On 15th April new Permitted Development rights came into force providing a green flag to convert storage and distribution buildings (B8), used for that purpose for at least four years prior to 17 March 2014, into residential dwellings (C3).
The announcement comes after protracted government consultation and forms part of the wider General Permitted Development Order (GPDO), overriding the necessity to submit planning applications for change of use as long as the property does not exceed a maximum of 500 square meters floor space.
However, as expected, there are caveats.
Owners and developers must first consult with their local regulatory authority to establish whether certain permissions and prior approvals are required. The Explanatory Memorandum to The Town and Country Planning (General Permitted Development) (England) Order 2015 states "The right is subject to prior approval process covering transport and highways, air quality impacts on intended occupiers, noise impacts of the development, risks of contamination, flooding, and the impact the change of use would have on existing industrial uses and or storage or distribution uses"
In addition, there are exclusions for buildings in National Parks, Areas of Outstanding Natural Beauty, the Broads and World Heritage Sites, Listed Buildings or land within the curtilage of Listed Buildings, Scheduled Monuments, or in Sites of Special Scientific Interest, Safety Hazard Areas and Military Explosives Storage Areas.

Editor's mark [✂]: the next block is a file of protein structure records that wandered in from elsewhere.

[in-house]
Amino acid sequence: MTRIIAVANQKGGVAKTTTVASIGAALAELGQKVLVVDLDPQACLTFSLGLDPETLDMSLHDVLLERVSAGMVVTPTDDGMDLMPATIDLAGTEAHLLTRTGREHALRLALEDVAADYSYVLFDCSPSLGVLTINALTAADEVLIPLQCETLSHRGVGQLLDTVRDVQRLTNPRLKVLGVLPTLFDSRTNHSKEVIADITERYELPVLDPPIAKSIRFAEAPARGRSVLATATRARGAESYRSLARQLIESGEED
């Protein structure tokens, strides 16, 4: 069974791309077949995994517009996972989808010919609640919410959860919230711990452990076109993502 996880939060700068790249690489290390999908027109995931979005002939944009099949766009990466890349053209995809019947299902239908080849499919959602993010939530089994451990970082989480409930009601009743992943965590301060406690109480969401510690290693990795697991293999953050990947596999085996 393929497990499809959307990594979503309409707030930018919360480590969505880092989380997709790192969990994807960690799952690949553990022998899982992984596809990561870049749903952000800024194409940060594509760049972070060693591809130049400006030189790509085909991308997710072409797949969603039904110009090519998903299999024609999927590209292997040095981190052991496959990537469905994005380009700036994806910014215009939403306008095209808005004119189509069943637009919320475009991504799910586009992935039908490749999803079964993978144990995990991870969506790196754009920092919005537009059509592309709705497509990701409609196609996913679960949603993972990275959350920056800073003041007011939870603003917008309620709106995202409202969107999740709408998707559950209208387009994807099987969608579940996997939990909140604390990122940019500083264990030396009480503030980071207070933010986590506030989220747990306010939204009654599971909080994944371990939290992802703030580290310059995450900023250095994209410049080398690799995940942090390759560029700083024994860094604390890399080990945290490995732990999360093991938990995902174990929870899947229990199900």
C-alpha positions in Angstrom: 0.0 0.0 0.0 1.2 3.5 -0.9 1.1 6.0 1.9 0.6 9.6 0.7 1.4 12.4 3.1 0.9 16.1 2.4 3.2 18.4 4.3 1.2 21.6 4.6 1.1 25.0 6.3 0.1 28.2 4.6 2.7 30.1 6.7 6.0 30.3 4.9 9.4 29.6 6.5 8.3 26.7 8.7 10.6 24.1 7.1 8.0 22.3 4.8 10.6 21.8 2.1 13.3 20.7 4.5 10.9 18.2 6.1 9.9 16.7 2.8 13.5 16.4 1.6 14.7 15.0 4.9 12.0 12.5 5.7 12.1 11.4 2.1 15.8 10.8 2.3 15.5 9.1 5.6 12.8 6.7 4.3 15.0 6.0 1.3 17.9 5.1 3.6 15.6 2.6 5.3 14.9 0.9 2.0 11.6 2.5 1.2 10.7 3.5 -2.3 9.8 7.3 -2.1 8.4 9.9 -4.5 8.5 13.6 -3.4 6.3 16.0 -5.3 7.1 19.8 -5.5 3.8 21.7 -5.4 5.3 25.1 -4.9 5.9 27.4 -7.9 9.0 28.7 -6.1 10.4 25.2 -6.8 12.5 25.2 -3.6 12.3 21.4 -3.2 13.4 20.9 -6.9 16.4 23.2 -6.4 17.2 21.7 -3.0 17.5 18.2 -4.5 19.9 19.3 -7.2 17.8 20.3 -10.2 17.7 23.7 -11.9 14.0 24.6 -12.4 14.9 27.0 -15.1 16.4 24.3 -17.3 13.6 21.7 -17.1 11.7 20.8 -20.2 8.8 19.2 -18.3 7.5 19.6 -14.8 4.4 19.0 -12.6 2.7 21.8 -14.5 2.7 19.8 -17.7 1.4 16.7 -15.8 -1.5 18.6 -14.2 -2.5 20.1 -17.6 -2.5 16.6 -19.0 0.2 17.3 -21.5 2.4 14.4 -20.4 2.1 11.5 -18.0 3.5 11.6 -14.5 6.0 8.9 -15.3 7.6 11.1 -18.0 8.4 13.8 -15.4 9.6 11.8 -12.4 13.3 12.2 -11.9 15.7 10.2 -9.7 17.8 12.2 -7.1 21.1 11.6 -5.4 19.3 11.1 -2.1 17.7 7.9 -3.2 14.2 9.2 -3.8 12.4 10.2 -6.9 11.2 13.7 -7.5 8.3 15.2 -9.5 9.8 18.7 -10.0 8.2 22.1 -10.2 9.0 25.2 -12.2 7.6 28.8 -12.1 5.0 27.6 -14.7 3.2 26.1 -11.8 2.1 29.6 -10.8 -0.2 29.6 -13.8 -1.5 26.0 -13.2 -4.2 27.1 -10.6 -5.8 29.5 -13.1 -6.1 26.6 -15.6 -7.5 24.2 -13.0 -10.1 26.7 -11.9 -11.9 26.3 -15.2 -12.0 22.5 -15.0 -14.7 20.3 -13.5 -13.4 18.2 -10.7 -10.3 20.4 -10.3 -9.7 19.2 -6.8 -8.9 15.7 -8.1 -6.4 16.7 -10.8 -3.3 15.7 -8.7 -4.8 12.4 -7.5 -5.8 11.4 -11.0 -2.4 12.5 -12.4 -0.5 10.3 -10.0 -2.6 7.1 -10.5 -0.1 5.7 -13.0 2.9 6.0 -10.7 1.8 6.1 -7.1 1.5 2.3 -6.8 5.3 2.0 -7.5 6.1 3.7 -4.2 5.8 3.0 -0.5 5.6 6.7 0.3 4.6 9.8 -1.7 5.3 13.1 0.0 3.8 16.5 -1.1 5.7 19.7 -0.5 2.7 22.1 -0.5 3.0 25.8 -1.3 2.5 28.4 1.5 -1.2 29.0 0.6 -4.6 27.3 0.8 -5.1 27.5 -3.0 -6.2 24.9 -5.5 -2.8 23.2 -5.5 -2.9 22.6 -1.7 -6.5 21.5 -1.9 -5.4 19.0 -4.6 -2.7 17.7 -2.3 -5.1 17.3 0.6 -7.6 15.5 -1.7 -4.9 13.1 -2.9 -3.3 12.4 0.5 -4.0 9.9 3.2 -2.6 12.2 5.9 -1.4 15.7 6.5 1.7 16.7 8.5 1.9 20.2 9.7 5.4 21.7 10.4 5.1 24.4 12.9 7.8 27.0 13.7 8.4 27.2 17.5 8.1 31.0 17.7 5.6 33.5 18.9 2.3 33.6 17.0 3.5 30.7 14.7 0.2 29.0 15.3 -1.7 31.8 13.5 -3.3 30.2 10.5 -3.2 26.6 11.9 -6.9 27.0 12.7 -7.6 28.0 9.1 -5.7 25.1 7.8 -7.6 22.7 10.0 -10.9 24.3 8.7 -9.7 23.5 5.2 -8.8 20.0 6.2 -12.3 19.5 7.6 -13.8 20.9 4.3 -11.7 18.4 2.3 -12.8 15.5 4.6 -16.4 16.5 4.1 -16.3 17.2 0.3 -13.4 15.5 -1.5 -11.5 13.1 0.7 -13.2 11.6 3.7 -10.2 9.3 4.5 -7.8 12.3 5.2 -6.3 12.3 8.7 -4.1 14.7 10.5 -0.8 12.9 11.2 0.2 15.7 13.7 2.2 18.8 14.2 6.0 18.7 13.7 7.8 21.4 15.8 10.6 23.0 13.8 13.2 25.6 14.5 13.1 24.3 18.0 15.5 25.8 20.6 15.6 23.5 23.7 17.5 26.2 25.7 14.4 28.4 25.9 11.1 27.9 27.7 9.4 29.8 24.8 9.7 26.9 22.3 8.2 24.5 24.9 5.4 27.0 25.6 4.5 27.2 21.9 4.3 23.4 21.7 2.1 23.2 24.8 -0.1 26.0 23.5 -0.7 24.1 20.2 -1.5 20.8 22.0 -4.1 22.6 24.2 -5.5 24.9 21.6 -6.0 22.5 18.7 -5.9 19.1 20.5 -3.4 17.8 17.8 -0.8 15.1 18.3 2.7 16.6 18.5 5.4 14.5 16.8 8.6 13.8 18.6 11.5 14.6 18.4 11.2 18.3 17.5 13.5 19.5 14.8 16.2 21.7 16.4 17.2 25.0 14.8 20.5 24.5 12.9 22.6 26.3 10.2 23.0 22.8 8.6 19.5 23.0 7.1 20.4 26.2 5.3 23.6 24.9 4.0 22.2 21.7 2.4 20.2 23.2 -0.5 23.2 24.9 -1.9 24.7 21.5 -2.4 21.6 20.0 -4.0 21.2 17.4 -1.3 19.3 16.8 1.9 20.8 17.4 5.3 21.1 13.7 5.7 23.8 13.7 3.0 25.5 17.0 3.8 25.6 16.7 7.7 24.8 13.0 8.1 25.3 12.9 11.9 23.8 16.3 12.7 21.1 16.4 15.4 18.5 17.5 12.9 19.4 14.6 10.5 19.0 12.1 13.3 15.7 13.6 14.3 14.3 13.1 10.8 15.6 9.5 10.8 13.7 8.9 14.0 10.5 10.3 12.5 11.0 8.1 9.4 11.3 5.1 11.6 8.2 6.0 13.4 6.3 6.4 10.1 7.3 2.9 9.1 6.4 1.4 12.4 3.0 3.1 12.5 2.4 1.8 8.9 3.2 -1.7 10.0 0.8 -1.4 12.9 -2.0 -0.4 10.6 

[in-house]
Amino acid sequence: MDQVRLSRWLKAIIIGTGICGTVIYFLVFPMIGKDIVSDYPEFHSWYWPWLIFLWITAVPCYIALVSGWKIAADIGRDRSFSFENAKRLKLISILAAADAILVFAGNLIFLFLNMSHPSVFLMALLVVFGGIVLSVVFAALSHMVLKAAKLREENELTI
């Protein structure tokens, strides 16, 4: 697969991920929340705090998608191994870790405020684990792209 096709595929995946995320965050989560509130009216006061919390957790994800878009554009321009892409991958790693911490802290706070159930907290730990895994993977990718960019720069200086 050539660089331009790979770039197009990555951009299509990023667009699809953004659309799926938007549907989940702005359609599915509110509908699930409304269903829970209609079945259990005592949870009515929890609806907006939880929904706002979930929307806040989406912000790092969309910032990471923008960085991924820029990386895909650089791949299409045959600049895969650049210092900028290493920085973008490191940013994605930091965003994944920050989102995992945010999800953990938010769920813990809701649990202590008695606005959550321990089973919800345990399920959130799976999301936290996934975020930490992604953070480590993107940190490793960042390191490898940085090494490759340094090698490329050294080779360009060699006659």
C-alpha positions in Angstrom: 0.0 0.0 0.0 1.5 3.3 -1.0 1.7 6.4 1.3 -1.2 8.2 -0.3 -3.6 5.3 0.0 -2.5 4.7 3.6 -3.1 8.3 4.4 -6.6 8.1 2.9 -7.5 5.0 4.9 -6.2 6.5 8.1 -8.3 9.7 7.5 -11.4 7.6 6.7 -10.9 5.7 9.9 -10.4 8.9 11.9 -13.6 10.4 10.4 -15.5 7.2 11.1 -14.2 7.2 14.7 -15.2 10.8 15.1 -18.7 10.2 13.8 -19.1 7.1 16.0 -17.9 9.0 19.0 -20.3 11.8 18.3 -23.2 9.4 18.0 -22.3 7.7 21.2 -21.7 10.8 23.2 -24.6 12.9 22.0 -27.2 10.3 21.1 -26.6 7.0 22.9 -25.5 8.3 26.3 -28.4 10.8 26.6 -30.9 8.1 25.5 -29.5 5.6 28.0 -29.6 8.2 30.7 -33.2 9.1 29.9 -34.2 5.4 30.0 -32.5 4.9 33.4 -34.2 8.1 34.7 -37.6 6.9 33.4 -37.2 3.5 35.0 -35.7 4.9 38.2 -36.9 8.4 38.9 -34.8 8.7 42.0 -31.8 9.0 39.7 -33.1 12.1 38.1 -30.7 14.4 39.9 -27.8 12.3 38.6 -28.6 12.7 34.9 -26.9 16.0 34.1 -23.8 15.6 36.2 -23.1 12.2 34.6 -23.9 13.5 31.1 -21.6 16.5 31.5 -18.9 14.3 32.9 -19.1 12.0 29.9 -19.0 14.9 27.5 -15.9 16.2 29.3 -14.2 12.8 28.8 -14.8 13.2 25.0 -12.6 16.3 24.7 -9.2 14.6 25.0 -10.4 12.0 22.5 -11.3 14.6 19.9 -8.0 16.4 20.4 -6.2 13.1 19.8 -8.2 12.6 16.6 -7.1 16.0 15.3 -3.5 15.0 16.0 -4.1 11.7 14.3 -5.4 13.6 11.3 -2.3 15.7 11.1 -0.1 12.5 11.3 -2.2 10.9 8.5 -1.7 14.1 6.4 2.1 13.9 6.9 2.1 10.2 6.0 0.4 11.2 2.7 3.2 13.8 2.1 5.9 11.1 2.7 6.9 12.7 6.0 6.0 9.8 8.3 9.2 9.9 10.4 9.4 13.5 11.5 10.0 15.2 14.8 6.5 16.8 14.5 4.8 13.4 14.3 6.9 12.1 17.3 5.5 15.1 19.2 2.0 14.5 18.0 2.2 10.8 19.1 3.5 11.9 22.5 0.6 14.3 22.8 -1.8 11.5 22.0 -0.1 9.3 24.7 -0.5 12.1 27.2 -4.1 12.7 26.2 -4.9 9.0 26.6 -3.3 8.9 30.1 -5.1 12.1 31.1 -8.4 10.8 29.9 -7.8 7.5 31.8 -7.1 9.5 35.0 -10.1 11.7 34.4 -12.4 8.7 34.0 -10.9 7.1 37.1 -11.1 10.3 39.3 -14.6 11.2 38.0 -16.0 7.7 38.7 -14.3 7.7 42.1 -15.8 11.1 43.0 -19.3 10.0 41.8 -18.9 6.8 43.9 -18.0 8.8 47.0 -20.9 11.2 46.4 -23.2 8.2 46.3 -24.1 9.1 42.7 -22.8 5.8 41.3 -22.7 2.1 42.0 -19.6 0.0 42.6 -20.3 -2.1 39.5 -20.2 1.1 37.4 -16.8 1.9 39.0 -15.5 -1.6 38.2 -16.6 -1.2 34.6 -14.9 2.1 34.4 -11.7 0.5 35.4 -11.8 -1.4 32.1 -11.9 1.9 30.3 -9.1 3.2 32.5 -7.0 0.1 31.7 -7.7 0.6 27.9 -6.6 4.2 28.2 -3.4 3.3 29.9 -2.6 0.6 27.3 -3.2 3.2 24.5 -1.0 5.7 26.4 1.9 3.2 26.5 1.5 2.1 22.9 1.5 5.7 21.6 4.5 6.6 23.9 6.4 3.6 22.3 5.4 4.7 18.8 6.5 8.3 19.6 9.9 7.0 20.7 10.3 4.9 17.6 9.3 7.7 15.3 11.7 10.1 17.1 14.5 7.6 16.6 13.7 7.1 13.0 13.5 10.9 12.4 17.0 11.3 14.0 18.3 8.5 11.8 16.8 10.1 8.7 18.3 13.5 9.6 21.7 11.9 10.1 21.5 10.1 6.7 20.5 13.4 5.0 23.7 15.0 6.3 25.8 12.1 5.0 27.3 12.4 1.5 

Change of use, which must be implemented by 15th April 2018, does not imply or permit any external alterations to be made either to the size or style or in any other way, to the building, unless a full planning application is submitted for these.
Charlotte Bland, Associate Director, Commercial Management and Investment at Caxtons said "This is a welcome extension to GPDO and provides freeholders with new flexibility and more opportunities. Well-located storage and distribution buildings are in high demand and short supply in parts of the south east, but the argument for more residential accommodation is very persuasive.
I would recommend that anyone considering change of use seeks professional advice at the earliest opportunity."